Lacandonia schismatica, a species of the mycoheterotrophic monocot family Triuridaceae (for authorities see Table 1), has long been the subject of speculation due to its remarkable “inside-out” flowers, in which the carpels surround the central stamens. This inverted floral patterning is almost unique among angiosperms. The only other examples belong to the genus Trithuria (Hydatellaceae), which is a water-lily relative and hence an early-divergent angiosperm that is phylogenetically distant from Lacandonia (Rudall et al., 2007; Rudall et al., 2009). Both Lacandonia and Trithuria are also highly unusual in possessing centrifugal carpel development, suggesting that linked developmental features underlie this bizarre floral morphology (Rudall, 2008). Thus, these two taxa appear to break some of the most important ‘rules’ that govern flower structure (Rudall & Bateman, 2010). The apparent reversal of a powerful constraint on floral patterning in Lacandonia has led to speculation that its flower could be derived from a highly condensed inflorescence, and could have evolved by fasciation and/or homeosis (cf. Rudall, 2003; Vergara-Silva et al., 2003; Rudall & Bateman, 2006; Ambrose et al., 2006; Rudall, 2008; Álvarez-Buylla et al., 2010; Garay-Arroyo et al., 2012).
Until recently, Lacandonia was known from a single species (L. schismatica) that is endemic to the remote Lacandon rainforest of southeastern Mexico, where it occurs in a few rare and scattered populations (Martínez & Ramos, 1989; Martínez, 1994). The recent discovery of a new species of Lacandonia in the extreme north of the Atlantic Forest in northeastern Brazil (L. brasiliana: Melo & Alves, 2012), also in rare and scattered populations, raises more questions regarding the evolution of this genus. Specifically, is L. brasiliana sister to L. schismatica, in which case the genus is more widespread and well-established than was previously thought? Alternatively, did L. brasiliana arise independently from a homeotic mutation in a related species from northeastern Brazil? Although a few other Triuridaceae grow in the Brazilian Atlantic forest (six species, three of them Triurideae), most occur in central to southern regions in forest fragments that are relatively humid and shady; L. brasiliana is the only species recorded in the northern limit (Fig. 1).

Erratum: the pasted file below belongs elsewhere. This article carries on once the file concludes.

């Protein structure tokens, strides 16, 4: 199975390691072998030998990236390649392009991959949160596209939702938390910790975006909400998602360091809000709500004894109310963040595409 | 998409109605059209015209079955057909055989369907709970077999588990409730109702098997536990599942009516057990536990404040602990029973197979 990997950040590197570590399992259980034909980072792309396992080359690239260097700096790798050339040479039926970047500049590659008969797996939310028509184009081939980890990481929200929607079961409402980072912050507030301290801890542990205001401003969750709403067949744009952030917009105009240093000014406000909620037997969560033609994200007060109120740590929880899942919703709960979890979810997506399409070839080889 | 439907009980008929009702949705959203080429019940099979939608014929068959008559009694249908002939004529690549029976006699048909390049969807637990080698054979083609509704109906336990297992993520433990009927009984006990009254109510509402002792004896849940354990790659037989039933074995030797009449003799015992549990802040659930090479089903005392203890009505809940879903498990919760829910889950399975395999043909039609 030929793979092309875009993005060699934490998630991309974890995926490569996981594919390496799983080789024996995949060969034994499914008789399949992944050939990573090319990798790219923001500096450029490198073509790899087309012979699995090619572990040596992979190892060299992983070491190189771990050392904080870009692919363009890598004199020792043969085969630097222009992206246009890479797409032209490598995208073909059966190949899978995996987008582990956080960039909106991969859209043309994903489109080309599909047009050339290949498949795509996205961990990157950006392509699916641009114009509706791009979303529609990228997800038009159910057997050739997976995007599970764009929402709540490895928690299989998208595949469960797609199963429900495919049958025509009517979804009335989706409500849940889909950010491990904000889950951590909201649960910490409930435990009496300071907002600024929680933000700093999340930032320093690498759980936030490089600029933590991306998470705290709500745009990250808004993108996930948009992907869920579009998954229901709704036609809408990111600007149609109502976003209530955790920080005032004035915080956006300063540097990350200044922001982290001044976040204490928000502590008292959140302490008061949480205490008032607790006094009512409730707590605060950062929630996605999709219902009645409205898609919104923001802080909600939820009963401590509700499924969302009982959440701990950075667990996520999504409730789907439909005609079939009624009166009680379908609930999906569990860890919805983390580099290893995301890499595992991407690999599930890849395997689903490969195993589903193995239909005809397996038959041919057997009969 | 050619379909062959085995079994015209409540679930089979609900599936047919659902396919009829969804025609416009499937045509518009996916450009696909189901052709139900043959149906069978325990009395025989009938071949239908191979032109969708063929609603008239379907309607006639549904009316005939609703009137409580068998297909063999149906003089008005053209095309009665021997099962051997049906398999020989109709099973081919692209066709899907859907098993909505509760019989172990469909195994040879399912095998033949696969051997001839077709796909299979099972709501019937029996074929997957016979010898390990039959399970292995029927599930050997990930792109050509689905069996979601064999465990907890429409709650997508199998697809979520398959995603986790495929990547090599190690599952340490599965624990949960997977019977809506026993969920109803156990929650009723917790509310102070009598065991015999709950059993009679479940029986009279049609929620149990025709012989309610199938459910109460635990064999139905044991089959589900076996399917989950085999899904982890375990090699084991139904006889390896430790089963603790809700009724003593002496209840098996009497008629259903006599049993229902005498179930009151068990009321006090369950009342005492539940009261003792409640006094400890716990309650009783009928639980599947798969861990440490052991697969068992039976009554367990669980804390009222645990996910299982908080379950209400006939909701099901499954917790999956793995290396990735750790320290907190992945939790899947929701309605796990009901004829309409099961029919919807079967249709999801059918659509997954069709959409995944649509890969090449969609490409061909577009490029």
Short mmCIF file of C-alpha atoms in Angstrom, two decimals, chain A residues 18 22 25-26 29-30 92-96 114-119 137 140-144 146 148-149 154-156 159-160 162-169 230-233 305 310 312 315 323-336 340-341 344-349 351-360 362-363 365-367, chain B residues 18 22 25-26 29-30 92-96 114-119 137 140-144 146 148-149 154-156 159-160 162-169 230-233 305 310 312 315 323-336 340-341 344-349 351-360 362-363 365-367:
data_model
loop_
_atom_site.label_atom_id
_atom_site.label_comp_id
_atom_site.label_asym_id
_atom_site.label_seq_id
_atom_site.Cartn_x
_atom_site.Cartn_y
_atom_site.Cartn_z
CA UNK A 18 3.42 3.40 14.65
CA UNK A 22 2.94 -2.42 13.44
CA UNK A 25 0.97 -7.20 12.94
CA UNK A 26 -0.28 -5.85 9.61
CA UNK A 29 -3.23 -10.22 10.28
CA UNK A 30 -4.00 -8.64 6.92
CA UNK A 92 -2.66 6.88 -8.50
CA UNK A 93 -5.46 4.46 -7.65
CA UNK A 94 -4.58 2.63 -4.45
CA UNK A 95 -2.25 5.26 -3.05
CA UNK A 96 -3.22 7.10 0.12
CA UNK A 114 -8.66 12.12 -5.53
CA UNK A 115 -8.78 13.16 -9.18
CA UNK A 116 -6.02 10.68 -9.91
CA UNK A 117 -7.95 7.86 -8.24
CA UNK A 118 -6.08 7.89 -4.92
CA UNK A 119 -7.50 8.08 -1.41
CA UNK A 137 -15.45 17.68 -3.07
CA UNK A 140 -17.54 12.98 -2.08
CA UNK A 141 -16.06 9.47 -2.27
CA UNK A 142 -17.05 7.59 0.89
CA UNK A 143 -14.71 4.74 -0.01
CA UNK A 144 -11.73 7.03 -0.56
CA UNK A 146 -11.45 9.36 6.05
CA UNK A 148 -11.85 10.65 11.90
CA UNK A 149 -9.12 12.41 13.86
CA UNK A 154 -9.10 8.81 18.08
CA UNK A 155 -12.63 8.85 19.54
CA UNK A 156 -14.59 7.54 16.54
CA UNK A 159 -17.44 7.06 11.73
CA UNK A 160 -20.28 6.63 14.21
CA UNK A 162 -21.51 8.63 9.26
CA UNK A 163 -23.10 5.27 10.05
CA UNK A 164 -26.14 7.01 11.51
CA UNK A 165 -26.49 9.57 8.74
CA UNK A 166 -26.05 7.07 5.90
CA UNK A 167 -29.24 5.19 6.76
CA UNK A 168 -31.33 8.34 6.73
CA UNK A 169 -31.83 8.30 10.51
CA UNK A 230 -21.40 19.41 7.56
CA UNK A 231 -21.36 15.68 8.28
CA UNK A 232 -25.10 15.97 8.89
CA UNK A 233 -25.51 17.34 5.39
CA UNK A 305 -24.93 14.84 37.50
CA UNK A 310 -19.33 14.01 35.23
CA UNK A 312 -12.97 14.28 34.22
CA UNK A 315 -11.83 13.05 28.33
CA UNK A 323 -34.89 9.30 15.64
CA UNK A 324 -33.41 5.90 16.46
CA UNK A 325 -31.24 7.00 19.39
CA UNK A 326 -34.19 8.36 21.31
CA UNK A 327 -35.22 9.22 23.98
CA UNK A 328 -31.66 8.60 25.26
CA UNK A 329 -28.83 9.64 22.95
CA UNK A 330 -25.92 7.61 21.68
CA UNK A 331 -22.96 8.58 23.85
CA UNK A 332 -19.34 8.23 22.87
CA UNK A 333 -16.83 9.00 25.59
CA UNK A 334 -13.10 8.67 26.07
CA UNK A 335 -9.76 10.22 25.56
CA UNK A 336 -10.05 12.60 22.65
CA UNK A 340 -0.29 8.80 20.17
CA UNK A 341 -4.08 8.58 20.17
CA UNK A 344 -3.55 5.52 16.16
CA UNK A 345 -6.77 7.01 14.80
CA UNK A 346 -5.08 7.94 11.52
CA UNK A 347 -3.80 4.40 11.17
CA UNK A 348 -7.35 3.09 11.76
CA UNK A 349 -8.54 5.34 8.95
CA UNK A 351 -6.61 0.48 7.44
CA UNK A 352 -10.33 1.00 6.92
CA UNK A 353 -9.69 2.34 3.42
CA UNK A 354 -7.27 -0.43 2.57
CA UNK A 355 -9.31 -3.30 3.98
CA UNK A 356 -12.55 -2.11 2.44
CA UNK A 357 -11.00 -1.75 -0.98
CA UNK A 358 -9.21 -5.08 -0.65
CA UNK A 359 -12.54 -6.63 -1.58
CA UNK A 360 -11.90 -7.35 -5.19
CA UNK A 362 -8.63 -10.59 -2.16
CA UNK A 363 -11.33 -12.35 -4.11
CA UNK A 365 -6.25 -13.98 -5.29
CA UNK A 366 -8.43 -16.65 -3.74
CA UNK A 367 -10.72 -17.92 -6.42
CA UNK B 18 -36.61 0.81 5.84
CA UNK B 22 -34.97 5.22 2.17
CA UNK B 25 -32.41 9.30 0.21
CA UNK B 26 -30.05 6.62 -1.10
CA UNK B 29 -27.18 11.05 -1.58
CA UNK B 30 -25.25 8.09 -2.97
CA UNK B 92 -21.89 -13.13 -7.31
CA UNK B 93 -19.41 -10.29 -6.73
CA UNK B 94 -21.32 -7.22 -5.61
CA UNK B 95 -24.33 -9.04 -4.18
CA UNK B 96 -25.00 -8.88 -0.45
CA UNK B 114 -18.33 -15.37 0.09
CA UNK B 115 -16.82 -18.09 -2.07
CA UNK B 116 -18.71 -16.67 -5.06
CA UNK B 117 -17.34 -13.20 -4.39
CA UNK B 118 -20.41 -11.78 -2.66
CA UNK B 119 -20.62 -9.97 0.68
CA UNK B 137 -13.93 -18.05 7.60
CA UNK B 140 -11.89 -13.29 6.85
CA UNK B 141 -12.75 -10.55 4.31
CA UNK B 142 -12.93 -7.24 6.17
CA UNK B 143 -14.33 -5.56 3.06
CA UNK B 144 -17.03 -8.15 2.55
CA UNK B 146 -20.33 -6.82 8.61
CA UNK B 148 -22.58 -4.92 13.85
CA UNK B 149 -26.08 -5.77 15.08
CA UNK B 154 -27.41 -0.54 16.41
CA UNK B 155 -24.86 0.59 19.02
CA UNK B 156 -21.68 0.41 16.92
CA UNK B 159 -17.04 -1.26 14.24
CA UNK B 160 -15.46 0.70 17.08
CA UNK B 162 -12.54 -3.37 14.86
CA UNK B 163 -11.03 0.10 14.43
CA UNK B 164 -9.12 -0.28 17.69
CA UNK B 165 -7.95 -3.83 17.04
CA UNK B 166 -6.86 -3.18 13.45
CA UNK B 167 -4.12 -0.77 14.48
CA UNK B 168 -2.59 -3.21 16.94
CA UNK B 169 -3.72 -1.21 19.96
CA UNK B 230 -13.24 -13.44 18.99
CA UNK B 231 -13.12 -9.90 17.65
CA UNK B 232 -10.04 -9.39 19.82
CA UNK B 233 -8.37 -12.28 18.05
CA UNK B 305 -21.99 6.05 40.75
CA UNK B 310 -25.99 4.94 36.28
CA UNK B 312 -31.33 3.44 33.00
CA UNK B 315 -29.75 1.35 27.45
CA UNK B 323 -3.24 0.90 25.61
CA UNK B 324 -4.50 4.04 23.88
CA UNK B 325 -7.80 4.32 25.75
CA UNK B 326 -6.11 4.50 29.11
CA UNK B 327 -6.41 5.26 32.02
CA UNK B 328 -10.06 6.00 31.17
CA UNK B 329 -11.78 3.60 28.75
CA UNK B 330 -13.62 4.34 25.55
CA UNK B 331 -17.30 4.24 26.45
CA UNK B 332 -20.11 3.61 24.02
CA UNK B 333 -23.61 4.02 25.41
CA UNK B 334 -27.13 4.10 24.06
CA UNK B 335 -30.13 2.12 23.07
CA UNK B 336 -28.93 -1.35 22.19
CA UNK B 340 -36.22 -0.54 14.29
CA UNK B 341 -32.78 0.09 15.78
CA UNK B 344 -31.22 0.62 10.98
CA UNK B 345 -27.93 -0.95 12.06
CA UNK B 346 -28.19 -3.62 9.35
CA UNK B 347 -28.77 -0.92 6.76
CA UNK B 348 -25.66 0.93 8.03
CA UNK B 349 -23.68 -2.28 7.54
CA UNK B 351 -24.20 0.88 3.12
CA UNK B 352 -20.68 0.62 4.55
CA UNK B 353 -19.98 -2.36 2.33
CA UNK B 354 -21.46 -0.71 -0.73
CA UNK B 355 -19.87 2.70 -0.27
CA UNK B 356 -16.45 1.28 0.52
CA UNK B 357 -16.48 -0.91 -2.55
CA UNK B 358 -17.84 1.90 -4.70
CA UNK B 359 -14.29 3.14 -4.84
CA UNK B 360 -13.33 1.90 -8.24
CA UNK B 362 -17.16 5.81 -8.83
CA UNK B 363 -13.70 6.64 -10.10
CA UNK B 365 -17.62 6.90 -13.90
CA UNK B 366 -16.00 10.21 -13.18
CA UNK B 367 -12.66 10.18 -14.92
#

We here present detailed comparative and ontogenetic studies of Lacandonia brasiliana. Although these data alone cannot conclusively resolve the long-standing homology questions, they contribute usefully to a monographic background and provide a basis to revisit the ongoing debate. Certainly, a detailed monographic study of Triuridaceae is crucial to understanding character evolution. Taxonomically, Triuridaceae are placed in the order Pandanales, and arranged in three tribes (Table 1): Kupeaeae, Triurideae and Sciaphileae. Morphological and molecular analyses of Pandanales have confirmed monophyly of the tribe Triurideae, to which Lacandonia indisputably belongs (Rudall & Bateman, 2006; Mennes et al., 2013).
|Tribe||Genera and distribution||Species|
|Kupeaeae Cheek||Two genera: Kihansia Cheek, Kupea Cheek & S. A. Williams, Cameroon and Tanzania|